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Wednesday, April 17, 2013

O is for Once Upon a Castle by @AlanSBlood #atozchallenge #historical



Once Upon a Castle


by Alan S. Blood





Cover links to Amazon


Uncle Toby had said that there would be castles to explore, with ghosts and things. This helps to cheer up the glum twelve-year old Lovell twins, Tom and Mary, leaving their schools and loving parents to be evacuated to wild Northumbria during World War II.

Then the adventure begins. They live with their Aunt Victoria and Uncle Leslie, meet the loveable ‘Mrs M’, a strange dog called ‘Scamp’ and, worst, the terrible private tutor, Miss Urquart, from whom they run away to find a mysterious castle seen through an old telescope.

Now they are drawn into bizarre supernatural events of a time-warp between the war itself and ancient warfare. They encounter dark forces, as the story twists and turns, and are even rescued by the Royal Navy. Yet, this is only the beginning of more unexpected tragedies before the twins begin to escape from it all.

Praise for Once Upon a Castle

True to Alan's style, he paints beautiful portraits of the setting throughout the book, filling your imagination with amazing images of the older days of London. He guides you through the war torn city as Tom and Mary make the journey to the safety of the countryside. Along the way depicting the shift in scenery from the chaos of war, to the splendor of country living.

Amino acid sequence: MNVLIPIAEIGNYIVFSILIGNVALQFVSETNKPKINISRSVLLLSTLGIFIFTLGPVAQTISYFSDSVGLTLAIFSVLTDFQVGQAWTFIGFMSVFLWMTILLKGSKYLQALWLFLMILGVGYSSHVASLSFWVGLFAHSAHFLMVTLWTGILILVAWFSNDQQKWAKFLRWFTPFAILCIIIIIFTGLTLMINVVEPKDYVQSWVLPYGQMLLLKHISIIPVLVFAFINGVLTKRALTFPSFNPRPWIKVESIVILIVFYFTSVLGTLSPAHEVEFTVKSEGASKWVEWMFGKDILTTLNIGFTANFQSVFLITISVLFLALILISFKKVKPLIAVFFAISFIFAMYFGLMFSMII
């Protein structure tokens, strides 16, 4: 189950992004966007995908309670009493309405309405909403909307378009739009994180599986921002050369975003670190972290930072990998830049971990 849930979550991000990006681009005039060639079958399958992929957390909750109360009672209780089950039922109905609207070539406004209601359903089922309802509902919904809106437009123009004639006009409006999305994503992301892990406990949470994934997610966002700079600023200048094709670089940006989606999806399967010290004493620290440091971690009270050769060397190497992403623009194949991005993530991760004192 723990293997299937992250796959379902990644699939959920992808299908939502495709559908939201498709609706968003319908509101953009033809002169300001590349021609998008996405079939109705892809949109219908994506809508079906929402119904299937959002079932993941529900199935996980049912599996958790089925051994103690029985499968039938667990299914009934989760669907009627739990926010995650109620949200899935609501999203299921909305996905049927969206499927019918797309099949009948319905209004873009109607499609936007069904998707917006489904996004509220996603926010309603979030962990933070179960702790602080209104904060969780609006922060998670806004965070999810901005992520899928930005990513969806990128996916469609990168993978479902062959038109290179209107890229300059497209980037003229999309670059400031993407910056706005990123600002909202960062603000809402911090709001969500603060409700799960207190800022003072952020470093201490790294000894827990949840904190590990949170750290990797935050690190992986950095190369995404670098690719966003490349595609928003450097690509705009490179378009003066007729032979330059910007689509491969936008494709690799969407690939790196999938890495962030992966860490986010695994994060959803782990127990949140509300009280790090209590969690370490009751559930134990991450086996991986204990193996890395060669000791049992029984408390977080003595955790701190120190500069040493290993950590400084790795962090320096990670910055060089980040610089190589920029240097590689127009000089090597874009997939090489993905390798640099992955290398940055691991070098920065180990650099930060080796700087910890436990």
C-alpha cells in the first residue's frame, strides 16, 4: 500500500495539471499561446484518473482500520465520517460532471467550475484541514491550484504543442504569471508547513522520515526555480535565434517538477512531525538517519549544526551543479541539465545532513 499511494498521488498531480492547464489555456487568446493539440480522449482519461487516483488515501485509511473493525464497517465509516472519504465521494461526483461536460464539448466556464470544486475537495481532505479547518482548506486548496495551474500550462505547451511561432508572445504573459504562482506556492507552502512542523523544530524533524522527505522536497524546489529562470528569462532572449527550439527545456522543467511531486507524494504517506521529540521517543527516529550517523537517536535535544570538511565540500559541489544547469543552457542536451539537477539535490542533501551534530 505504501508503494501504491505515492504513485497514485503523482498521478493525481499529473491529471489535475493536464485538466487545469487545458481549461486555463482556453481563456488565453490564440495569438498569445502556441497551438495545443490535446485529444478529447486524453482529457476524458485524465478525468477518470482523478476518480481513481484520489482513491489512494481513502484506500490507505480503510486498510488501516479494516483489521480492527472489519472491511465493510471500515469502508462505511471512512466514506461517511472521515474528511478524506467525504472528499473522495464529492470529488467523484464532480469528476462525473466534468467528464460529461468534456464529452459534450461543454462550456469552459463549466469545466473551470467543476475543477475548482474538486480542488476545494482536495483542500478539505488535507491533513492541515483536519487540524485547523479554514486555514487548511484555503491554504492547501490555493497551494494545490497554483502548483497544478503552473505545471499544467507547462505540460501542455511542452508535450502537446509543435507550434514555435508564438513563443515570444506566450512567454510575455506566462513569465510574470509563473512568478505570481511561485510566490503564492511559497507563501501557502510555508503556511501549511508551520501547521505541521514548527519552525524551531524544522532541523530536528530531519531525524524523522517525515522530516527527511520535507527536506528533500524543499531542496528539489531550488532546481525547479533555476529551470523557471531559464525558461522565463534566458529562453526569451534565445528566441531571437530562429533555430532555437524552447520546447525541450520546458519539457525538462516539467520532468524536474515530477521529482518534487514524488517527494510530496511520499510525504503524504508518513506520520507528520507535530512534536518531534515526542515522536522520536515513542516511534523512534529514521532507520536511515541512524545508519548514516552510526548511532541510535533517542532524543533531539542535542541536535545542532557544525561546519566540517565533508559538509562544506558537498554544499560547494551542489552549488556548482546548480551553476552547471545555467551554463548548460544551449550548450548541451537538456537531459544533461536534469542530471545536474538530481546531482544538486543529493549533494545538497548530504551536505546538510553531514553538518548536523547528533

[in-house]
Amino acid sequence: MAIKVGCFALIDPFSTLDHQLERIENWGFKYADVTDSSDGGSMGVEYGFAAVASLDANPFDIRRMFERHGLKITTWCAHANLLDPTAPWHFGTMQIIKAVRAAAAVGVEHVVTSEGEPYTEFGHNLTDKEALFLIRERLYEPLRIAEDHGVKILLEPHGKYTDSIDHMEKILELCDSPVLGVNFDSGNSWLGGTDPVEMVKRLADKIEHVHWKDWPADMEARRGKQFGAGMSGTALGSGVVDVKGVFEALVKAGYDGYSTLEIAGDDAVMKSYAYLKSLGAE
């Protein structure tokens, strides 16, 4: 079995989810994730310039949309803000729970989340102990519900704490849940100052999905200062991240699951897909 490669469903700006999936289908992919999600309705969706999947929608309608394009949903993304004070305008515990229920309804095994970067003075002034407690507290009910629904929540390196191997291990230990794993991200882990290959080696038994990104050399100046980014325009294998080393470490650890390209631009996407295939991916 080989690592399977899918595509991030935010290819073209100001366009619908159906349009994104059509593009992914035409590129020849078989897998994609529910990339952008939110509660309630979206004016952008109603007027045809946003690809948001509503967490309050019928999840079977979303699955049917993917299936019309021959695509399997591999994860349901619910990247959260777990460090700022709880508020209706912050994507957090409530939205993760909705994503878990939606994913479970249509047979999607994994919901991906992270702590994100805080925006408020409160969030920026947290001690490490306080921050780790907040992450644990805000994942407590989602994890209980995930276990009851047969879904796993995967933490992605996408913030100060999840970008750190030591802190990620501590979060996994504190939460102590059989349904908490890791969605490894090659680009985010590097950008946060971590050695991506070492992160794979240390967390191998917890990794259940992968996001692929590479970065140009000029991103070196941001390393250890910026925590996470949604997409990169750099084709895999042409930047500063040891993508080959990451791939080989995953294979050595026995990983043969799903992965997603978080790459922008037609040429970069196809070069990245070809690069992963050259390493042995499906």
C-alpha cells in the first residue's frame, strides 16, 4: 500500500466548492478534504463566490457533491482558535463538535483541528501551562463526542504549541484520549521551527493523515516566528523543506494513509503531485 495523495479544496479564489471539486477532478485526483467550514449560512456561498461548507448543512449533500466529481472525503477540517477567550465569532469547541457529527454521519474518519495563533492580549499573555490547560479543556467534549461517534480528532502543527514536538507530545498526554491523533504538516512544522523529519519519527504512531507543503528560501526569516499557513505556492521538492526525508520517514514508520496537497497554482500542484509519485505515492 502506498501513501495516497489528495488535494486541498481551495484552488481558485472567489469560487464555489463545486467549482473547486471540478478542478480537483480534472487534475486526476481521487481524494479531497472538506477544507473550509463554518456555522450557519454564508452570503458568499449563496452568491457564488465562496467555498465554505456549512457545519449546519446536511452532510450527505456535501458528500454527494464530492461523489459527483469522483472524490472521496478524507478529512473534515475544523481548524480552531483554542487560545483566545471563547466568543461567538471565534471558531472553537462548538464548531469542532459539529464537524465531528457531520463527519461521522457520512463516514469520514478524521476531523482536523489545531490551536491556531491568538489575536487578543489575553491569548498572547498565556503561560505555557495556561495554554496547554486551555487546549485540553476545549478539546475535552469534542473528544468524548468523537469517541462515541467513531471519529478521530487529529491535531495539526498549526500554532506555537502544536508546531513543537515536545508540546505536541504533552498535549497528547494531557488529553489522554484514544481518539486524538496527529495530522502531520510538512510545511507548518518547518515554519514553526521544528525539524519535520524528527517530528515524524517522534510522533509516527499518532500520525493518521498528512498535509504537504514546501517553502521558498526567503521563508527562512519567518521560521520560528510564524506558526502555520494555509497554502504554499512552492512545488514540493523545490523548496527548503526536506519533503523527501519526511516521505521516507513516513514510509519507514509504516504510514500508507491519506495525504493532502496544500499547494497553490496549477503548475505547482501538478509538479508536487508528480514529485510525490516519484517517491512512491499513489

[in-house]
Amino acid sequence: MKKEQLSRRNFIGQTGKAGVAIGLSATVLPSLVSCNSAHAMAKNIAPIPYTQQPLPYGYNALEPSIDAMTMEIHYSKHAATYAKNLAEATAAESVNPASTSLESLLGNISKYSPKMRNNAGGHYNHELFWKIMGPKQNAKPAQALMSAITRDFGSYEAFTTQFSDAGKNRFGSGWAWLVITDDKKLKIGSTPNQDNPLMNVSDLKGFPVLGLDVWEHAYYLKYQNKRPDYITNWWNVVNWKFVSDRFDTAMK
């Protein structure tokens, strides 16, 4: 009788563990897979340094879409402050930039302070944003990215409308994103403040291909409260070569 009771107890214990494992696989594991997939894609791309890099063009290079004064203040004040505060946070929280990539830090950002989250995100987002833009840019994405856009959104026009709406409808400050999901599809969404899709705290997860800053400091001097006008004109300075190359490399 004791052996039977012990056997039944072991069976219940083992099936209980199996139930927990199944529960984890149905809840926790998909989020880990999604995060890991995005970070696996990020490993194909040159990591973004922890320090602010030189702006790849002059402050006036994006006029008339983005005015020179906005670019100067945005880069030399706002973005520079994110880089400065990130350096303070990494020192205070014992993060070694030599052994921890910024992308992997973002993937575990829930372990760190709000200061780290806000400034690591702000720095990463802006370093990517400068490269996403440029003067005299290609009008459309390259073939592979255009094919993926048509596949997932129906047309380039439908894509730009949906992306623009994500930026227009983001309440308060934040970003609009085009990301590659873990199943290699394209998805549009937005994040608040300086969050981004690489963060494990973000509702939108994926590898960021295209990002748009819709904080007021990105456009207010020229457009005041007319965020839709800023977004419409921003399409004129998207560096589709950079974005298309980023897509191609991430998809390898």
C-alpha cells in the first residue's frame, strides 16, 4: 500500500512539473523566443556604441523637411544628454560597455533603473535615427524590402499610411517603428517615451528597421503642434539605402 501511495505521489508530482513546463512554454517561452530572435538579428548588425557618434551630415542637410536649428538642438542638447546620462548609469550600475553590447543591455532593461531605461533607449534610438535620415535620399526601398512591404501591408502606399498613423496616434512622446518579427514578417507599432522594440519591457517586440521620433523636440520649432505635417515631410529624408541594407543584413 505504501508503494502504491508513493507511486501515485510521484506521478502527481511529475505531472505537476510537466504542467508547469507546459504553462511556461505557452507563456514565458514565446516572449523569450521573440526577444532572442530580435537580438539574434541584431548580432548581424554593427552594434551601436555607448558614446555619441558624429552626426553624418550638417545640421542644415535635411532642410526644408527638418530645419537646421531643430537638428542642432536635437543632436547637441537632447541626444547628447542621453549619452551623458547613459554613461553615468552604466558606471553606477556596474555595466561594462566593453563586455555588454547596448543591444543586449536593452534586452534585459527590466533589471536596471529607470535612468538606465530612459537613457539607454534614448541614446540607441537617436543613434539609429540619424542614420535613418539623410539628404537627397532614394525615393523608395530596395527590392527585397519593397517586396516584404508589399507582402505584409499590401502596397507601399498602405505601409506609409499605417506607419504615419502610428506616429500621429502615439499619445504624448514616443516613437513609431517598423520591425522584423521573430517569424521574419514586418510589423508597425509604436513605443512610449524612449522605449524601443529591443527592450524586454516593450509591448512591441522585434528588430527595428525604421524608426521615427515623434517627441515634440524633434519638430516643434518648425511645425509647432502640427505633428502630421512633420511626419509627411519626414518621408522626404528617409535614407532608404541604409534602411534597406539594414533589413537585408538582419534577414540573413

Alan filled the story with lovely characters, each lively in their own way yet true to how (I would imagine) people spoke and behaved in those times. It felt as if you really did step back in time and became apart of this close, loving family.



A wonderful ghost story set in world war II England. A story to sit with your children and warm cocoa. Very enjoyable.



This YA novel will also be enjoyed by adults for the history content alone. Your World History student should read this one.



From a child's perspective, my 9-year-old son completed chapter one grinning from ear to ear after I assigned it to him for daily homeschool reading. He then informed me that he couldn't wait to read more.




Author Bio


Alan now devotes his time to writing novels, plays, screenplays and poetry. He won top award in the ‘Hastings International Poetry Festival’ (2003) with his controversial ‘litter’ poem ‘CONTRITE CAN CANNOT’. The paranormal genre features in much of his prose work. Alan enjoys wildlife photography in the Welsh countryside, painting and scraperboard engraving. He lives in a Victorian (1873) house below the Cambrian Mountains of Mid-Wales.

Connect with the author online





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